The Bottom Line May Backfire on Bosses

Supervisors who are only driven by profits could actually be hurting their bottom lines by losing the respect of their employees, who counter by withholding performance, according to a new study.
“Supervisors who focus only on profits to the exclusion of caring about other important outcomes, such as employee well-being or environmental or ethical concerns, turn out to be detrimental to employees,” said lead researcher Matthew Quade, Ph.D., assistant professor of management in Baylor University’s Hankamer School of Business in Waco, Texas.

Mouse Study Shows Brain Science Behind Giving Up

A new study shows what happens in the brain when we give up.
The findings, published in Cell, offer new insight into the complex world of motivation and reward.
According to researchers, their findings could help people find motivation when they are depressed, as well as decrease motivation for drugs and other addictive substances.

How Cell Phone Movements Can Assess Your Personality

New research reveals that patterns of mobile phone movement say a lot about your personality.
For the study, researchers at RMIT University in Australia used data from mobile phone accelerometers, the tiny sensors tracking phone movement for step-counting and other apps.
According to RMIT University computer scientist Associate Professor Flora Salim, previous studies predicted personality types using phone call and messaging activity logs, but the new study showed adding accelerometer data improved accuracy.

How Regret Can Help You Find Your Ideal Self

How often have you wished you could give your younger self some advice?
According to a researcher at Clemson University, many people have this desire several times a week.
For many, this is anything but futile. In fact, it can help people become their “ideal self,” according to Dr. Robin Kowalski, a professor in Clemson University’s psychology department.
Kowalski’s paper in the Journal of Social Psychology, “If I knew then what I know now: Advice to my younger self,” analyzes the results of two studies of more than 400 people over the age of 30.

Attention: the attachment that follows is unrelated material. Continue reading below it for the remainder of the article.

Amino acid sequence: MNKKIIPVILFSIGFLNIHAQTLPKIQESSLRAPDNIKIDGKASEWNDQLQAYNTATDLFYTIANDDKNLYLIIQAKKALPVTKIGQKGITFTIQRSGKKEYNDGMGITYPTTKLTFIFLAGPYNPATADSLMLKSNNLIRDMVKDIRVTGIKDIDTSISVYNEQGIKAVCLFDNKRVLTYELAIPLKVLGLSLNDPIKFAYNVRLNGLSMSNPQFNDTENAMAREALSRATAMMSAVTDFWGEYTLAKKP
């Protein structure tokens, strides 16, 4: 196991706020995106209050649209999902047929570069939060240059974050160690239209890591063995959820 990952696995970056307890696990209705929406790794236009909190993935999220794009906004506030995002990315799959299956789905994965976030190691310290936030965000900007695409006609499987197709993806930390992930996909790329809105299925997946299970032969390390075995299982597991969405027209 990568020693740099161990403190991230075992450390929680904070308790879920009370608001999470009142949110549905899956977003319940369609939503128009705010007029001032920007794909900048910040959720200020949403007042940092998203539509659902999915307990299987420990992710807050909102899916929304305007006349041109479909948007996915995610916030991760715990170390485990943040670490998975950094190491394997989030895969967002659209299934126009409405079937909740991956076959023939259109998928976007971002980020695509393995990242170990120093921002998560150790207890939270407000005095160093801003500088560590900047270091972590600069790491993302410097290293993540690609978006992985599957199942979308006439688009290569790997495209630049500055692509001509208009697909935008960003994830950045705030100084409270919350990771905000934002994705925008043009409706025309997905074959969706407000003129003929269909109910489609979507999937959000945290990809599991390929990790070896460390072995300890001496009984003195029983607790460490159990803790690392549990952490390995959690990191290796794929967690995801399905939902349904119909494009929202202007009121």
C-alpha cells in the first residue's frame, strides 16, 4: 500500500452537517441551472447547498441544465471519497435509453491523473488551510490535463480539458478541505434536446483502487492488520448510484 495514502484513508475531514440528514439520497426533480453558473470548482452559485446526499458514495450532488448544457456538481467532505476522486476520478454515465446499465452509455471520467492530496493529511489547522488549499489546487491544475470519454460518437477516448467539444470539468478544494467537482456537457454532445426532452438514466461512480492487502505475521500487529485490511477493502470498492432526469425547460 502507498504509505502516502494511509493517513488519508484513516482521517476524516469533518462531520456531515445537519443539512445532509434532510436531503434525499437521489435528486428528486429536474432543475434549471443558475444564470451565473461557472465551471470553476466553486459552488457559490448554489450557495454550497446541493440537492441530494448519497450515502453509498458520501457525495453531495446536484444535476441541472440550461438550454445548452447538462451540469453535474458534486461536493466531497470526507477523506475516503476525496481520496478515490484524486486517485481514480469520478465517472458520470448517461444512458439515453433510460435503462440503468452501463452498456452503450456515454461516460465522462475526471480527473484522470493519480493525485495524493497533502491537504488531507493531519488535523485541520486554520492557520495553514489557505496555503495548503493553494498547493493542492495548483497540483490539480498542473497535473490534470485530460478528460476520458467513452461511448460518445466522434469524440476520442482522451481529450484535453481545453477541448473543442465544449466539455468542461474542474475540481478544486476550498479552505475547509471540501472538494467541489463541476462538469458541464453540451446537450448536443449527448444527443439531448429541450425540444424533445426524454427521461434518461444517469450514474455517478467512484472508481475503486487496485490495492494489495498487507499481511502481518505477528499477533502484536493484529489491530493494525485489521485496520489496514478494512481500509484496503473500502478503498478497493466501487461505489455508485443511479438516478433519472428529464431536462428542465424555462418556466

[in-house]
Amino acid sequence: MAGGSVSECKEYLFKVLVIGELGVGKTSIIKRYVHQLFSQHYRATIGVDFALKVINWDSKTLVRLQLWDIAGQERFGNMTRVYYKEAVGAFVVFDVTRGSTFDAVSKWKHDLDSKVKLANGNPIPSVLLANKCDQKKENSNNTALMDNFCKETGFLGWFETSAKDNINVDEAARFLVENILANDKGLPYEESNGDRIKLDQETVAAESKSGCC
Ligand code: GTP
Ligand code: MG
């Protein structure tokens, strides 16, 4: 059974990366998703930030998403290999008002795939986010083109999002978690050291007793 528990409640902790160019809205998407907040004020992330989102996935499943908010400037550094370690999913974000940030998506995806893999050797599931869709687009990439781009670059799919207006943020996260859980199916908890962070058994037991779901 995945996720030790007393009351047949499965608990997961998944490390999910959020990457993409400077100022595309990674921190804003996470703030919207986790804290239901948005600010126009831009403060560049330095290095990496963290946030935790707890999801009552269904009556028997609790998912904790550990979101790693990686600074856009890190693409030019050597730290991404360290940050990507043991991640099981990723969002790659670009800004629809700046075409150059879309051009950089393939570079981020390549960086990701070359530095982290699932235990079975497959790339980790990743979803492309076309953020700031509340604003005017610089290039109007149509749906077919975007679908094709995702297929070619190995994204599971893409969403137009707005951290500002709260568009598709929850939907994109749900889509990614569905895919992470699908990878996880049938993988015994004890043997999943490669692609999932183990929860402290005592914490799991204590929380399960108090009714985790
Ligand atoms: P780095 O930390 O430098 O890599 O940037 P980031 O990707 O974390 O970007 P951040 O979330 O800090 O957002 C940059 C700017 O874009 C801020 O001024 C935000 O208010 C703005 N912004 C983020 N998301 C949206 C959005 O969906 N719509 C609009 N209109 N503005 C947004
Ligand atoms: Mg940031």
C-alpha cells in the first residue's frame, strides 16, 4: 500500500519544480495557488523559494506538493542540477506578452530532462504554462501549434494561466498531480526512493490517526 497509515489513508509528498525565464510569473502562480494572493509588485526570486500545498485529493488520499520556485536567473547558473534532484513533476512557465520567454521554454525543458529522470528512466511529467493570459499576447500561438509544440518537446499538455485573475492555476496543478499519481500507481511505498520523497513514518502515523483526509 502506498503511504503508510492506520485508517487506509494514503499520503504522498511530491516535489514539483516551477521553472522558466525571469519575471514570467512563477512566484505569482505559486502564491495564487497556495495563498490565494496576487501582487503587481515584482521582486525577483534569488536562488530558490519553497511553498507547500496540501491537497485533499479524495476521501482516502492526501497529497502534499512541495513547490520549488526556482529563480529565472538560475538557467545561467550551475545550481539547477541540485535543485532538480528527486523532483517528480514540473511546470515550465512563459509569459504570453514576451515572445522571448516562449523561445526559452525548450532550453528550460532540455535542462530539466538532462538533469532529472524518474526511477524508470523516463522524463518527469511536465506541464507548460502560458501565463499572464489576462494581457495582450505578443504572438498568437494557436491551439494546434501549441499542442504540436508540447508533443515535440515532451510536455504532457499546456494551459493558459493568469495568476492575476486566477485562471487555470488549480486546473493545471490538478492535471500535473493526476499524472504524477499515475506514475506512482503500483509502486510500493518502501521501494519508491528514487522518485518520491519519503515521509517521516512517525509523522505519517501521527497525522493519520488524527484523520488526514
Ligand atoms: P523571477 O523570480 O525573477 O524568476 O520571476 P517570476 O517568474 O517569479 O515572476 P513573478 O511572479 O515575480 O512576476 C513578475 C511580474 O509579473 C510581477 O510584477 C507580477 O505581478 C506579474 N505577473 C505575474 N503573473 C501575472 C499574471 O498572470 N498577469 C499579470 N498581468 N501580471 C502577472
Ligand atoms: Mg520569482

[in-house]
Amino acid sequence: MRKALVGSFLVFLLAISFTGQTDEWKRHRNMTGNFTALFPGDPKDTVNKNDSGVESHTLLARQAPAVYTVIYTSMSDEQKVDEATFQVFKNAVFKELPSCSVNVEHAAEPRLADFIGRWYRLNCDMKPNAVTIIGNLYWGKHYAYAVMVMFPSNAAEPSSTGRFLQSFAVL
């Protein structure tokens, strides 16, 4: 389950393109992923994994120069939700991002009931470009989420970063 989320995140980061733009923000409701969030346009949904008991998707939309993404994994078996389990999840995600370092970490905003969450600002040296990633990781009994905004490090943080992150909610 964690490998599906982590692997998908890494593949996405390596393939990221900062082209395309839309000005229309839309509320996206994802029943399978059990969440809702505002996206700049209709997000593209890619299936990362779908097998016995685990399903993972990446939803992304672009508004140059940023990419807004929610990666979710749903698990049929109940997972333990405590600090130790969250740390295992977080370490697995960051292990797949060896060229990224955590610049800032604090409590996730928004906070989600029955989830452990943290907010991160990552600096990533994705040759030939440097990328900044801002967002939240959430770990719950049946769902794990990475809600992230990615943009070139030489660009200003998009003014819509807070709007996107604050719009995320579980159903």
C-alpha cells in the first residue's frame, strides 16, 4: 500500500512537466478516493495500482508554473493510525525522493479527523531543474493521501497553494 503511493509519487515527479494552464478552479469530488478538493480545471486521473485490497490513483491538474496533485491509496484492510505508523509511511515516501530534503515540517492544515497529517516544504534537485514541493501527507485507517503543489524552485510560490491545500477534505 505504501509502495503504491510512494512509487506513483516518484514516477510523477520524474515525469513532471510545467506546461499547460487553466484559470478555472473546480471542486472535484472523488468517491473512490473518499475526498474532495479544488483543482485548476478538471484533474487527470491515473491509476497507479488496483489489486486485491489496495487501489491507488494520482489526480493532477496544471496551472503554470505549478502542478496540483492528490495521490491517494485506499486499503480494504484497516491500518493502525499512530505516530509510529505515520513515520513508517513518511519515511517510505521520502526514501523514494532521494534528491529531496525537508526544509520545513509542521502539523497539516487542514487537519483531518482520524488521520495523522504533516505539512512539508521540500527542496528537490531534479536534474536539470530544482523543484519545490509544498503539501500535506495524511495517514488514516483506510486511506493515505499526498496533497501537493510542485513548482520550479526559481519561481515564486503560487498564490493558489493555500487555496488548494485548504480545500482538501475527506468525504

Study: Too Many Kids With ADHD Given Antipsychotic Drugs

A new study finds that many antipsychotic drug prescriptions given to children and teens with attention-deficit/ hyperactivity disorder (ADHD) do not appear to be clinically warranted.
The findings, published in the journal JAMA Network Open, show that fewer than half of the youth in the study who were prescribed antipsychotic drugs had first been treated with stimulants such as Adderall and Ritalin, the recommended medication treatments for ADHD.

High Dopamine Levels in Women May Be Tied to Procrastination

A new German study finds that women with a genetic predisposition for higher dopamine levels in the brain may be more likely to engage in procrastinating behaviors. No such link was found in men.
“The neurotransmitter dopamine has repeatedly been associated with increased cognitive flexibility in the past,” says Dr. Erhan Genç from the Ruhr-University Bochum Department of Biopsychology. “This is not fundamentally bad but is often accompanied by increased distractibility.”
The findings are published in the journal Social Cognitive and Affective Neuroscience.

Learning Several New Things Simultaneously Boosts Older Adults’ Cognitive Abilities

A new study finds that learning multiple things at the same time increases cognitive abilities in older adults.
One important way to avoid cognitive decline as we age is to learn new skills as a child would, according to University of California Riverside psychologist Rachel Wu.
“The natural learning experience from infancy to emerging adulthood mandates learning many real-world skills simultaneously,” Wu’s research team writes in a study published in The Journals of Gerontology, Series B: Psychological Sciences.

Pages